Review of James Smellie Crator Stove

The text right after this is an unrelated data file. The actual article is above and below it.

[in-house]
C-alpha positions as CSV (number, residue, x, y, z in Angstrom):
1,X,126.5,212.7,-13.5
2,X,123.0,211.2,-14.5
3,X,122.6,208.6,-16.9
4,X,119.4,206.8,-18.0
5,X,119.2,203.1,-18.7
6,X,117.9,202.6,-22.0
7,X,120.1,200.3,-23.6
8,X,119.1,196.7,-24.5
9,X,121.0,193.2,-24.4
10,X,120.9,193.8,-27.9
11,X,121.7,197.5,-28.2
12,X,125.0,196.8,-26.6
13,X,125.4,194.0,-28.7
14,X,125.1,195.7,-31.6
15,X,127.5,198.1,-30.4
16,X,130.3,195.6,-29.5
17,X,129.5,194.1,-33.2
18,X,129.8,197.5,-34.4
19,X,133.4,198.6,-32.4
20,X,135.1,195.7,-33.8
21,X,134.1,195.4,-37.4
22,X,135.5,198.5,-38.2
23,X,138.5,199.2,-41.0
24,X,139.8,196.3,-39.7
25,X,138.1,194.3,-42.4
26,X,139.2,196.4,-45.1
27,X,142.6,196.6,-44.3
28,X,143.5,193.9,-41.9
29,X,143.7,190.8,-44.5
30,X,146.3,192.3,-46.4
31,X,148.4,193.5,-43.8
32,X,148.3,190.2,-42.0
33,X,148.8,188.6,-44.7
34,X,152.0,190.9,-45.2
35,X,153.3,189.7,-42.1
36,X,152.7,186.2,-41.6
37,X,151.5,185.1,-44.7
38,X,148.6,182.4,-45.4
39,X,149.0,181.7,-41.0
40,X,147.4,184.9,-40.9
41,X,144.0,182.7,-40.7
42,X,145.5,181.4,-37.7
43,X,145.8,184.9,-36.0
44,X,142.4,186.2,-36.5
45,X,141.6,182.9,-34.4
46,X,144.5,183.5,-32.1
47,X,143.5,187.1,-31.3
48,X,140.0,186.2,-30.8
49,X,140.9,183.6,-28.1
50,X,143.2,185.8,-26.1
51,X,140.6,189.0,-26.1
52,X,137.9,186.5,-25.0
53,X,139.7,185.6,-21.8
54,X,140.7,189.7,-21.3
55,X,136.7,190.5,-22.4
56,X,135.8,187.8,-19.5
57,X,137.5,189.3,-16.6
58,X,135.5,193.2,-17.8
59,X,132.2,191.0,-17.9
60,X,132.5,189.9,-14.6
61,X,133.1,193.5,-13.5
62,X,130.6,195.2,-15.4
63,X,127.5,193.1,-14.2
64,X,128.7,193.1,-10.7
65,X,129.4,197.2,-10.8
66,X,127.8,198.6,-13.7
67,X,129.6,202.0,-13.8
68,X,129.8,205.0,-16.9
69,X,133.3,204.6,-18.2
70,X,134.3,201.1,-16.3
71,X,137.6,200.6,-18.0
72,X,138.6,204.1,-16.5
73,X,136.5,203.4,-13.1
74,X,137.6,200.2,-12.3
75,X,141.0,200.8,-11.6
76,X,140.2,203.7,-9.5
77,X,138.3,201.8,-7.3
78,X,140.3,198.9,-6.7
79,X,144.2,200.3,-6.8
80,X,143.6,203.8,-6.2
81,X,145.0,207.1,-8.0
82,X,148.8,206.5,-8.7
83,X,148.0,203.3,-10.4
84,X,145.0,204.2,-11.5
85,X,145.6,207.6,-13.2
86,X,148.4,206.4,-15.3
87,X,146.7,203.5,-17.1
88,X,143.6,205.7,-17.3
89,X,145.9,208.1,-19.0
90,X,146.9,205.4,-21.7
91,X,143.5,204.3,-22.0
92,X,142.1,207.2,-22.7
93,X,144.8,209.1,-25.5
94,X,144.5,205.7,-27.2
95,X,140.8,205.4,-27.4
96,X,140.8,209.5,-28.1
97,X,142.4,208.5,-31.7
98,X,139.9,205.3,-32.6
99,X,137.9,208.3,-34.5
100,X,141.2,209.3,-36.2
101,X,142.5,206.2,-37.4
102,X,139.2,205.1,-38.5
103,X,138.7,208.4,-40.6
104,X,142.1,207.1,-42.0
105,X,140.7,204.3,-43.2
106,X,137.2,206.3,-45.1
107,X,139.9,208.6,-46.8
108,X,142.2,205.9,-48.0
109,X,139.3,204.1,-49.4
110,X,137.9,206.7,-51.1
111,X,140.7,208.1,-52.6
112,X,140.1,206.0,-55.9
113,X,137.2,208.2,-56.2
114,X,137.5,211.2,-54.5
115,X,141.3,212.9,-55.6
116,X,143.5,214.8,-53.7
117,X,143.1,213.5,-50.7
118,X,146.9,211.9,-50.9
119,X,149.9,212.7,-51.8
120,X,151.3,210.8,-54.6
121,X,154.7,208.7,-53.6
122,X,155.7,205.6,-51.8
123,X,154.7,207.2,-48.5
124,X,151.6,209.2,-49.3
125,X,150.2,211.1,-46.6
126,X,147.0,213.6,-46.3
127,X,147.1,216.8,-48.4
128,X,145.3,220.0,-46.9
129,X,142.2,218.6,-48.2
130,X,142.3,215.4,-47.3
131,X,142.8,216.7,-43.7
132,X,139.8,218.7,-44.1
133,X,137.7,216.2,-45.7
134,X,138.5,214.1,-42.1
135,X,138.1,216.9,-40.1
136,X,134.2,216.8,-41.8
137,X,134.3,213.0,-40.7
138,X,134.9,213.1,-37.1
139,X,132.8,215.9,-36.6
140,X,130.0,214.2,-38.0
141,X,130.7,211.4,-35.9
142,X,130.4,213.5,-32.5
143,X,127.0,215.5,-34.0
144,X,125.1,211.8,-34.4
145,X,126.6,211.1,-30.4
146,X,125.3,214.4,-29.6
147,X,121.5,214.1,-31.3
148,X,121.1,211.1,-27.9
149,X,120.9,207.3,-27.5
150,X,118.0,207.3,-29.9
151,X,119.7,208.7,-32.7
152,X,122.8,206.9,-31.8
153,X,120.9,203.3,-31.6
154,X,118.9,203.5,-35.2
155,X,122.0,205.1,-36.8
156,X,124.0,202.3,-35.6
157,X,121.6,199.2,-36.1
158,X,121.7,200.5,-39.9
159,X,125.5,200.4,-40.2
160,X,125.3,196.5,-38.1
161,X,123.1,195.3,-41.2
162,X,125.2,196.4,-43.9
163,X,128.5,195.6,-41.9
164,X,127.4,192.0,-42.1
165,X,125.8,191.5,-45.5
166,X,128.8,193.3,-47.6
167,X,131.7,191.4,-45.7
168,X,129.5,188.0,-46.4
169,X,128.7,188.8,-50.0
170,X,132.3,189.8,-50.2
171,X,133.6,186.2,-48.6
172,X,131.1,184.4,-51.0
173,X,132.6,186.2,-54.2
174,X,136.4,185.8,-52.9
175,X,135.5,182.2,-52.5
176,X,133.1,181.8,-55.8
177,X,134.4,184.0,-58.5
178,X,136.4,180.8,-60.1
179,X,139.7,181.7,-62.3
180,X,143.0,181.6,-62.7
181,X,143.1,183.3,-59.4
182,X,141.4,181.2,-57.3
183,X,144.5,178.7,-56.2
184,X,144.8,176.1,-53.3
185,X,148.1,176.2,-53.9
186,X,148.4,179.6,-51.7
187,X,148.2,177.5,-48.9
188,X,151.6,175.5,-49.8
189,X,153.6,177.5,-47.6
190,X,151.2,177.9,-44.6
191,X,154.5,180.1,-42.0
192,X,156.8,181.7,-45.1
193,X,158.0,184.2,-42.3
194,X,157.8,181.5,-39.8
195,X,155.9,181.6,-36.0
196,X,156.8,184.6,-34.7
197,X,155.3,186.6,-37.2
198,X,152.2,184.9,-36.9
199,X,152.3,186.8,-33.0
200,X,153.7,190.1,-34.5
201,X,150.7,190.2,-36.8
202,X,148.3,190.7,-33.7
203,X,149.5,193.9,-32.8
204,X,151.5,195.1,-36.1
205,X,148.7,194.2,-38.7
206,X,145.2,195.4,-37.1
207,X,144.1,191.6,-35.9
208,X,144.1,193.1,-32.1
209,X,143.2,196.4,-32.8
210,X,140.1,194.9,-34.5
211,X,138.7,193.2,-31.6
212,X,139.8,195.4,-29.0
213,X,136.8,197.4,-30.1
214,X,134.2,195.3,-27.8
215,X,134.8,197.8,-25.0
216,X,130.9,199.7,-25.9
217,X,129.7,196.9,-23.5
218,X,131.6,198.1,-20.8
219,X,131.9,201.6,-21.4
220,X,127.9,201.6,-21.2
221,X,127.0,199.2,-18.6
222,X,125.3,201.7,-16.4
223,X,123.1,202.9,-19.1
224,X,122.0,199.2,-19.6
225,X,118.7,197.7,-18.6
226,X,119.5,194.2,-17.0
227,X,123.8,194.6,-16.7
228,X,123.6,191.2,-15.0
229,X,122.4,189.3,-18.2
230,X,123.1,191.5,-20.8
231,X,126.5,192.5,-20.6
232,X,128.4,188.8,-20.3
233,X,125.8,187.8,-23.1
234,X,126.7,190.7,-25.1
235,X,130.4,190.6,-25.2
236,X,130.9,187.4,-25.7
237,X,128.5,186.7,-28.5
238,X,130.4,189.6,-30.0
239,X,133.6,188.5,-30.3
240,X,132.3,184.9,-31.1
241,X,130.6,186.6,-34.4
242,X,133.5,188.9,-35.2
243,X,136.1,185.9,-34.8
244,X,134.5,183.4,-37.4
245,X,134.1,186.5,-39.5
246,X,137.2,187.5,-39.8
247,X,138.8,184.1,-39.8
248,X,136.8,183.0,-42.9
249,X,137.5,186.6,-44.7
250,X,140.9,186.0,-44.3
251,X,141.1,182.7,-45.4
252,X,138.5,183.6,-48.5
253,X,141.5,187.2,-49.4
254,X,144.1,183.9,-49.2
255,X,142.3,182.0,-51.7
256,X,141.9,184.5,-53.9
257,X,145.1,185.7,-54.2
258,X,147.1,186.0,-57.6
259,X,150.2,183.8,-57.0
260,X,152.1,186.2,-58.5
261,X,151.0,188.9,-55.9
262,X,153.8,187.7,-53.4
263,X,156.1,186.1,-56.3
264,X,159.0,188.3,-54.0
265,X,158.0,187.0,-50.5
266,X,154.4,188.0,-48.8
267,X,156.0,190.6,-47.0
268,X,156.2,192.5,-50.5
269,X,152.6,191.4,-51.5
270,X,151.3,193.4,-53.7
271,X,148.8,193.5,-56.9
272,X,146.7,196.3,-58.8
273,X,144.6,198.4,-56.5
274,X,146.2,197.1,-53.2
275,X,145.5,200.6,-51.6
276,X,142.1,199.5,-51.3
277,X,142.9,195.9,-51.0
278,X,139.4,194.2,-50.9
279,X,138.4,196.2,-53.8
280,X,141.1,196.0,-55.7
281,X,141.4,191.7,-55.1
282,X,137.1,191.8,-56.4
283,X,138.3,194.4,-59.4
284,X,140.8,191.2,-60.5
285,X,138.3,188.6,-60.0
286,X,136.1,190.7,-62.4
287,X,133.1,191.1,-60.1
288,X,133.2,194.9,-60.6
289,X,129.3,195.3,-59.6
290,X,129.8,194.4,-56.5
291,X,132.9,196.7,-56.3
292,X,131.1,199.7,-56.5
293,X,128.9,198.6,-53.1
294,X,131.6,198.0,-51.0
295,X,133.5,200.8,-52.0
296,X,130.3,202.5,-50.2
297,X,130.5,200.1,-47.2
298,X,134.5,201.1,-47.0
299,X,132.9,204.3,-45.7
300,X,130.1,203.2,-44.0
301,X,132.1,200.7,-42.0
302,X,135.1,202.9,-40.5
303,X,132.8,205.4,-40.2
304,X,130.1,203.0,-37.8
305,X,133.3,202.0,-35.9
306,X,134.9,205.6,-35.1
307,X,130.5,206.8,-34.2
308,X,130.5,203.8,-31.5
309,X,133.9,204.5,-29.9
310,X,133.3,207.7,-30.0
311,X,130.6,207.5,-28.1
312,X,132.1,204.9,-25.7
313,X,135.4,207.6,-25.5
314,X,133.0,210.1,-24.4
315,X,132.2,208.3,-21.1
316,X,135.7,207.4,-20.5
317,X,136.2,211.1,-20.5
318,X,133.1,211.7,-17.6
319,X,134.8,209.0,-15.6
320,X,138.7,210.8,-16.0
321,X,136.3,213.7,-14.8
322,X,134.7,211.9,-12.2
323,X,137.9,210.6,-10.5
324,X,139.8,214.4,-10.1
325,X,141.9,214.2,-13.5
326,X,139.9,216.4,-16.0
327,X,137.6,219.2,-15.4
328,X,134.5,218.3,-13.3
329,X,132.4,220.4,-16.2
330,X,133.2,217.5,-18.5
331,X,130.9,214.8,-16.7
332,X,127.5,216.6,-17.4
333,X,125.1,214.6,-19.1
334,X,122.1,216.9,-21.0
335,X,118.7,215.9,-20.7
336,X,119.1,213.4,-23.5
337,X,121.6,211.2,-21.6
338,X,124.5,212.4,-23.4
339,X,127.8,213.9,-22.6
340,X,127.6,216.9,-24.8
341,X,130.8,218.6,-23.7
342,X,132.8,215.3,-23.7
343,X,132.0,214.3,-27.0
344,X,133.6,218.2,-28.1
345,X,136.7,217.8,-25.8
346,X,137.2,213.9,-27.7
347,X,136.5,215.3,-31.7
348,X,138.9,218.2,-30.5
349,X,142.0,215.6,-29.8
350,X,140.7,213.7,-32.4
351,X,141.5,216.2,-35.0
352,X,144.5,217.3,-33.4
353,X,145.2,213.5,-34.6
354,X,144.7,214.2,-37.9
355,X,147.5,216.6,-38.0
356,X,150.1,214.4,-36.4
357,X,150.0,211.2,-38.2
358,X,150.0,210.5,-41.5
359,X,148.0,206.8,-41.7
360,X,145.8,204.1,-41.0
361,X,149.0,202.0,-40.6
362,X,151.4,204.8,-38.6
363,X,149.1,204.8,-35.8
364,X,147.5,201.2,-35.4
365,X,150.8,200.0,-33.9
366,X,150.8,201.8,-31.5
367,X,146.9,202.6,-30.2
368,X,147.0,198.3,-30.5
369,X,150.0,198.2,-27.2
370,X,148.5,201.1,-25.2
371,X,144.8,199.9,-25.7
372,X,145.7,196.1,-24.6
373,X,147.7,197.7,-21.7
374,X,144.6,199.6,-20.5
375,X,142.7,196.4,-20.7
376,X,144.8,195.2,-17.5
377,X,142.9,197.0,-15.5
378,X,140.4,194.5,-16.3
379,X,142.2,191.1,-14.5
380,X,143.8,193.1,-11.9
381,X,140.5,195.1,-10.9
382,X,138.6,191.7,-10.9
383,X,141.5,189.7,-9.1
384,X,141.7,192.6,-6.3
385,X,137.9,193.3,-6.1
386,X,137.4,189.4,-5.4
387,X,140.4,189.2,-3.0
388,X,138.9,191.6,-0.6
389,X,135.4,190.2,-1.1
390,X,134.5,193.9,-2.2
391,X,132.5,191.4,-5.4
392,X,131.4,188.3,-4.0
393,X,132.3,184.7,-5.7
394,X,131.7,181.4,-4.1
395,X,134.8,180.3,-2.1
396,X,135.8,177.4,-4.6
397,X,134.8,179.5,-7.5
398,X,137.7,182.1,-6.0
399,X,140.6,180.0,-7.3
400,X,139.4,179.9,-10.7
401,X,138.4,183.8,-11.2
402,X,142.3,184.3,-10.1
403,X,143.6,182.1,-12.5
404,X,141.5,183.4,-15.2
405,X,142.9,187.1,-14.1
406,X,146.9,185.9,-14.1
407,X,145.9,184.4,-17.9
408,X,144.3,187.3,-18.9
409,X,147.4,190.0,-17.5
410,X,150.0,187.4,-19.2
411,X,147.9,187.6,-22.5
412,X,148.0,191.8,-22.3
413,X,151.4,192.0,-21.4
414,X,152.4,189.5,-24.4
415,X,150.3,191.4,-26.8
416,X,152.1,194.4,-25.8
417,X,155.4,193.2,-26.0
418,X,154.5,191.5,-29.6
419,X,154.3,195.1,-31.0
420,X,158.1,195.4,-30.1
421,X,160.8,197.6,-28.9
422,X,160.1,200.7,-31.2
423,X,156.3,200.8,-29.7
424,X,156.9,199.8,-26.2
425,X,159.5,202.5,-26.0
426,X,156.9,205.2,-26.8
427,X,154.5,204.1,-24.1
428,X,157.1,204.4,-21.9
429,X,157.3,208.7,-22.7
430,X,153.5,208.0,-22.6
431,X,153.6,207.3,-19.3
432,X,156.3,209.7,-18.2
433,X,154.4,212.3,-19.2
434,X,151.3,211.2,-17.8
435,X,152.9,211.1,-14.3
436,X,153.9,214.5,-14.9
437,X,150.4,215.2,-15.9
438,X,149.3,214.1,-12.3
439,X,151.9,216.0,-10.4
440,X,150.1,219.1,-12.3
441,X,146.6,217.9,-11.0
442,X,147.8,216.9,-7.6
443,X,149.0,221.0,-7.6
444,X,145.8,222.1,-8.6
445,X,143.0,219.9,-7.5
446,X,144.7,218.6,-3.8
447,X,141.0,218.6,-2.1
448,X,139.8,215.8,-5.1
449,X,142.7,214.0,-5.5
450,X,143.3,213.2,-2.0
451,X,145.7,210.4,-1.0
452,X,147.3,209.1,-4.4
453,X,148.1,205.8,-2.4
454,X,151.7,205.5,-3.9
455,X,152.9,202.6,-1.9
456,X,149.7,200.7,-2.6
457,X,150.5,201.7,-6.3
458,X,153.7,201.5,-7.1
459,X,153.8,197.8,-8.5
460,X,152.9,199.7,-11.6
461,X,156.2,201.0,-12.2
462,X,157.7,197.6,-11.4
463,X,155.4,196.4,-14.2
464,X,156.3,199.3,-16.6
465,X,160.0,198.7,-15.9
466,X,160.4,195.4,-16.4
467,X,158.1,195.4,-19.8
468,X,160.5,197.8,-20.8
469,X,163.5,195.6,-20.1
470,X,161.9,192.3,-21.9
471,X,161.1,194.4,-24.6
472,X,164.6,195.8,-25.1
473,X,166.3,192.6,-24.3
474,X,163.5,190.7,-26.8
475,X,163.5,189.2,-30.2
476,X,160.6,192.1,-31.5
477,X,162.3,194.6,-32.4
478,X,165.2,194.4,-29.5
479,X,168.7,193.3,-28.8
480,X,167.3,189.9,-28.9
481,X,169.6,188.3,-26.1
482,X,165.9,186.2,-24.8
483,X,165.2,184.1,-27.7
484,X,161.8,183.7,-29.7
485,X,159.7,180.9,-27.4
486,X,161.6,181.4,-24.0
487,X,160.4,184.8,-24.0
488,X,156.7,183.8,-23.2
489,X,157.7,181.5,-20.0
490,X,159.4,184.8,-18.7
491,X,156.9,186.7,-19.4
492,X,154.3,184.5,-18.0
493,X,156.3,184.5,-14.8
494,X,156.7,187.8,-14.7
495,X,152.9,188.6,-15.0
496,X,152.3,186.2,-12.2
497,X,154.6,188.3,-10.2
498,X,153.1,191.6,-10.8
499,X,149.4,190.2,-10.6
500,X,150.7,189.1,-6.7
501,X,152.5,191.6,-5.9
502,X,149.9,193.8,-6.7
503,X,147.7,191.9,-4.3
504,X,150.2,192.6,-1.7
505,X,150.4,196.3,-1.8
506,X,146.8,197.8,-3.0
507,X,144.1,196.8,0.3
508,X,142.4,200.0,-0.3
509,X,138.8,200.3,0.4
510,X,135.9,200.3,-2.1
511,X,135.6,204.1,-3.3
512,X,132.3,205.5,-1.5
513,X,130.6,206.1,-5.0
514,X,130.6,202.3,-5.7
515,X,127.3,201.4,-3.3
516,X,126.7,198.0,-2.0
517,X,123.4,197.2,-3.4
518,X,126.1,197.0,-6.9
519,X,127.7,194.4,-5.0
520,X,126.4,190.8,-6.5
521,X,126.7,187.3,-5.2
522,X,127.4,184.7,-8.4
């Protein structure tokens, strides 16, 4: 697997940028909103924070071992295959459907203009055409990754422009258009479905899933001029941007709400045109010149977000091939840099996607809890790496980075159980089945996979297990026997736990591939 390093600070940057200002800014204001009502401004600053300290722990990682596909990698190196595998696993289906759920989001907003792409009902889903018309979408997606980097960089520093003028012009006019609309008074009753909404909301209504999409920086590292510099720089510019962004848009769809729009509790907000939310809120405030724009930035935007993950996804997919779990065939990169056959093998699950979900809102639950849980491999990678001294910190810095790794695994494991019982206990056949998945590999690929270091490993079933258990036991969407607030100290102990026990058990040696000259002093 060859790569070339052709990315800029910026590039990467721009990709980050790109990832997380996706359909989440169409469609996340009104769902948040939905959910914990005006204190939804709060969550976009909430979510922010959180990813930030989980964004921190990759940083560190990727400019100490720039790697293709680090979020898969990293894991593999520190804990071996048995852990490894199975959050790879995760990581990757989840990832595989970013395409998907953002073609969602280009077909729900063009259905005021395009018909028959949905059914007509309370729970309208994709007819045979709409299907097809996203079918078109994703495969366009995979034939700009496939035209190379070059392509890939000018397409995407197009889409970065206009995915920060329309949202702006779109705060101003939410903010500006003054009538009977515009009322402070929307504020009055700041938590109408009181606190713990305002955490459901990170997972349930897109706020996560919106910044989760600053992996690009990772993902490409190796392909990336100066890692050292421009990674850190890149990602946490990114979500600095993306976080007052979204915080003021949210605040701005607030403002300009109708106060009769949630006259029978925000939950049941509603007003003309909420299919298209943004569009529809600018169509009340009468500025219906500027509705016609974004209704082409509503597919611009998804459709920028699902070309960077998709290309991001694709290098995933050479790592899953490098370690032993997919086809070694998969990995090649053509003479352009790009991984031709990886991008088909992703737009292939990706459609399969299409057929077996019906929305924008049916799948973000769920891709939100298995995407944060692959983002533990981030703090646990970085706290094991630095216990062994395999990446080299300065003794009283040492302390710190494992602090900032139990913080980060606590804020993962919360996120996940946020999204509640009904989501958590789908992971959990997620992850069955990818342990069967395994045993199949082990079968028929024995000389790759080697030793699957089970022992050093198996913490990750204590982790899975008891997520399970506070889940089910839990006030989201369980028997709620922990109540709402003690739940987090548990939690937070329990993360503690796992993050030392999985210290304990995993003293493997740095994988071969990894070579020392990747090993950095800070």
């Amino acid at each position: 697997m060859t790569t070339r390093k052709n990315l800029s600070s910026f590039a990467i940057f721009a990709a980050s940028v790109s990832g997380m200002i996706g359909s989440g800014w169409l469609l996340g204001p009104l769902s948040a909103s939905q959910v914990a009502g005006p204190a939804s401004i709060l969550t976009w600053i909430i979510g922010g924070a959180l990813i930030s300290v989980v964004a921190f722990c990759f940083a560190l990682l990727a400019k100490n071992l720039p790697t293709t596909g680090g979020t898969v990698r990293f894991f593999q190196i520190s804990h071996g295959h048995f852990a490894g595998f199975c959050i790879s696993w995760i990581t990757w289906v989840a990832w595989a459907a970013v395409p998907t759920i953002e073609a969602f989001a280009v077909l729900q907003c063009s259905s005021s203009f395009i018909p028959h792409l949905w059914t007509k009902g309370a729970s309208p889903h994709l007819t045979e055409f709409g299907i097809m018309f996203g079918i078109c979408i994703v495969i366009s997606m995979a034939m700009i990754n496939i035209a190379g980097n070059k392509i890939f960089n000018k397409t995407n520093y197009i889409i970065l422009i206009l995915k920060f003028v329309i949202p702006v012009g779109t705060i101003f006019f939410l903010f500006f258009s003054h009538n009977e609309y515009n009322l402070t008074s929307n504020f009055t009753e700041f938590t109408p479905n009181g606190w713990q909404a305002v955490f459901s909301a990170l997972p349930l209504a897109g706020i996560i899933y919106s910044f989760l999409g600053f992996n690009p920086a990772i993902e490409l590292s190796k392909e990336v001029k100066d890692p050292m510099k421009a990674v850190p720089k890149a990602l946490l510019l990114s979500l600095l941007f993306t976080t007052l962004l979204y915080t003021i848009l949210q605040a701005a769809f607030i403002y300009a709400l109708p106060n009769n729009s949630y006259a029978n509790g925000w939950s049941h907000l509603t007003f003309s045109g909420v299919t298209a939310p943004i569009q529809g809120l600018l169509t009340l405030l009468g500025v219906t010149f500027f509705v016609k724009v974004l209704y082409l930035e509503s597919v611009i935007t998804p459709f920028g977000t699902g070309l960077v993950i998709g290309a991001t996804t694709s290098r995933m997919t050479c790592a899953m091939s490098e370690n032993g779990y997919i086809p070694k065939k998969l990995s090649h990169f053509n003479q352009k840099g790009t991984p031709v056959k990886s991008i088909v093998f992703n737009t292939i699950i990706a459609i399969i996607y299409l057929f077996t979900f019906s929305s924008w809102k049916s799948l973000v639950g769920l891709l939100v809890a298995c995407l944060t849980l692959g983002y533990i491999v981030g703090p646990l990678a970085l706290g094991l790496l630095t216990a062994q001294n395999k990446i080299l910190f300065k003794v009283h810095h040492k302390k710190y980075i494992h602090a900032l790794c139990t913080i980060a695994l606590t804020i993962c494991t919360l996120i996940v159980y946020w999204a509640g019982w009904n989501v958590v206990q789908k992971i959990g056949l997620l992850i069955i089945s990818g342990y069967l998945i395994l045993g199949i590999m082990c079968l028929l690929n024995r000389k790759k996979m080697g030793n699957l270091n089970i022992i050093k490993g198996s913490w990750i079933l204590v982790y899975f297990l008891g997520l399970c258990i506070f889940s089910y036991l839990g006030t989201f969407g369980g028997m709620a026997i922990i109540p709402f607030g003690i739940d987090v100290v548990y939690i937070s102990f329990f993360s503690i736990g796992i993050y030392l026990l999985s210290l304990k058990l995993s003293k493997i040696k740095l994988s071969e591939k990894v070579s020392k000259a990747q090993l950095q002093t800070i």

I had this stove fitted in June 2015. I researched lots of different stoves and finally settled on this one. I liked the company history, ethos and the lack of hyped-up OTT advertising...just plain honest information. I don't like companies that boast about how superior their stoves are. The stoves should speak for themselves. I have not been disappointed. Even though I do not live in a smoke-controlled area, I wanted a multi-fuel stove that was low in pollution and exempt for use in such zones. I did have a 6" flue lining fitted, not being confined to a 5" flue. The stove is made of steel and gives out a great heat.The technical skill of the James Smellie stoves lies in the tertiary air inlet system. First there is the controllable primary air control that comes from under the grate, which you open while getting the fire going and also need for burning smokeless coal. Then there is the controllable secondary airwash that delivers a variable amount of air above the wood and keeps the front glass clean (and it keeps it perfectly clean...no sooting up at all so far). Thirdly there is the clever permanently-open tertiary air inlet that wafts through vent holes behind the fire and ensures a complete burn of the wood fuel, very little smoke and makes lovely swirling patterns in the flames. It is now the middle of October and it is the first day I have used the stove all day to heat the house. The first "paint cure" burn a week or two ago went well, apart from repeatedly setting off the smoke alarm. There was a good draught up the chimney and no smoke in the room, but the invisible burnt paint fumes must have set off the alarm. Today, on getting the fire going, there was quite a paint smell again for a while but thankfully the alarm was not set off. I have kept the top light of the main window ajar all evening for extra ventilation. The temperature of the room rapidly improved from 16C to 20C within 45 minutes. Now, after 5 hours it is 21.5C, very pleasant indeed, with fresh air trickling into the room too through the window. The fire is easy to light. I just use some kindling and screwed-up newspaper. I need to start getting a newspaper again! I have lots of seasoned hardwood dotted around the garden in piles from pruning and felling trees and also lots of old wooden pallets and battens to supply kindling. I bought a moisture meter to check the dryness of the wood...my logs are generally around 10% moisture and always less than 20%. I have looked at the chimney top and can see no smoke at all coming out.. just a shimmer of the hot air. Very reassuring! I can certainly recommend this Crator stove for quality, effectiveness and ease of use.
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